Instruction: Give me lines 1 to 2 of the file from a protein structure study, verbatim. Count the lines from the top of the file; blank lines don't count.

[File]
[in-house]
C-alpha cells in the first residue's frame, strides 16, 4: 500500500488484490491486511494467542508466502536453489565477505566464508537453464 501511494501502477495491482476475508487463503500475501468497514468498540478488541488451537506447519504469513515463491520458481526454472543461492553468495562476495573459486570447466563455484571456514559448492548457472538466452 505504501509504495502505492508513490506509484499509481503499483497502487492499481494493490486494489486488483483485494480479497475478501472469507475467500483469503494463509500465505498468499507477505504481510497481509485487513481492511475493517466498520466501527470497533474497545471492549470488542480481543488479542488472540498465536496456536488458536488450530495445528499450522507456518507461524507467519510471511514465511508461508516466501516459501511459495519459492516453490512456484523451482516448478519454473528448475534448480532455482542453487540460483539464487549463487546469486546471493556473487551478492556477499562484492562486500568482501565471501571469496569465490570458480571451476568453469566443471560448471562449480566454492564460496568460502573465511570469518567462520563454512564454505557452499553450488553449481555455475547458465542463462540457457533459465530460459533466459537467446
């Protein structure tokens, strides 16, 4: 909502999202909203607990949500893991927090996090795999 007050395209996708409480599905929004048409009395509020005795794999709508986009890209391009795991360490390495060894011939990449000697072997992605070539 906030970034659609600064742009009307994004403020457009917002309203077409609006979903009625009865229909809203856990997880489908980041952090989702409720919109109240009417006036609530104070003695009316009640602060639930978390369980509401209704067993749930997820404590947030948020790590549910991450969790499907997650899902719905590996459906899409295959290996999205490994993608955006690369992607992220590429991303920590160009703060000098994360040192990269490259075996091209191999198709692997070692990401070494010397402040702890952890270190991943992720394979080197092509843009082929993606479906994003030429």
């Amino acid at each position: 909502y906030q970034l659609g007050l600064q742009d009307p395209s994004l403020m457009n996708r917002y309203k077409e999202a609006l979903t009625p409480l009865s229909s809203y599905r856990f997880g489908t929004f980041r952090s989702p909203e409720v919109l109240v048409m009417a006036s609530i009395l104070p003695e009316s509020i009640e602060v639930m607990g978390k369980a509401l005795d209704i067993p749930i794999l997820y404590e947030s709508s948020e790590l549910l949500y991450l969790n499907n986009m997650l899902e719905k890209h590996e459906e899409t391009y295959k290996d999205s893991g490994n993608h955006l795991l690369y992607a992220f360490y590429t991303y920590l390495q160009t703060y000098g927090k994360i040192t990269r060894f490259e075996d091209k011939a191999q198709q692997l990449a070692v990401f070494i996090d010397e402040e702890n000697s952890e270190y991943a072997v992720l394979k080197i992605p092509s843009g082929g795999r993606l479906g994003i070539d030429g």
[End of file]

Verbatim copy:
[in-house]
C-alpha cells in the first residue's frame, strides 16, 4: 500500500488484490491486511494467542508466502536453489565477505566464508537453464 501511494501502477495491482476475508487463503500475501468497514468498540478488541488451537506447519504469513515463491520458481526454472543461492553468495562476495573459486570447466563455484571456514559448492548457472538466452 505504501509504495502505492508513490506509484499509481503499483497502487492499481494493490486494489486488483483485494480479497475478501472469507475467500483469503494463509500465505498468499507477505504481510497481509485487513481492511475493517466498520466501527470497533474497545471492549470488542480481543488479542488472540498465536496456536488458536488450530495445528499450522507456518507461524507467519510471511514465511508461508516466501516459501511459495519459492516453490512456484523451482516448478519454473528448475534448480532455482542453487540460483539464487549463487546469486546471493556473487551478492556477499562484492562486500568482501565471501571469496569465490570458480571451476568453469566443471560448471562449480566454492564460496568460502573465511570469518567462520563454512564454505557452499553450488553449481555455475547458465542463462540457457533459465530460459533466459537467446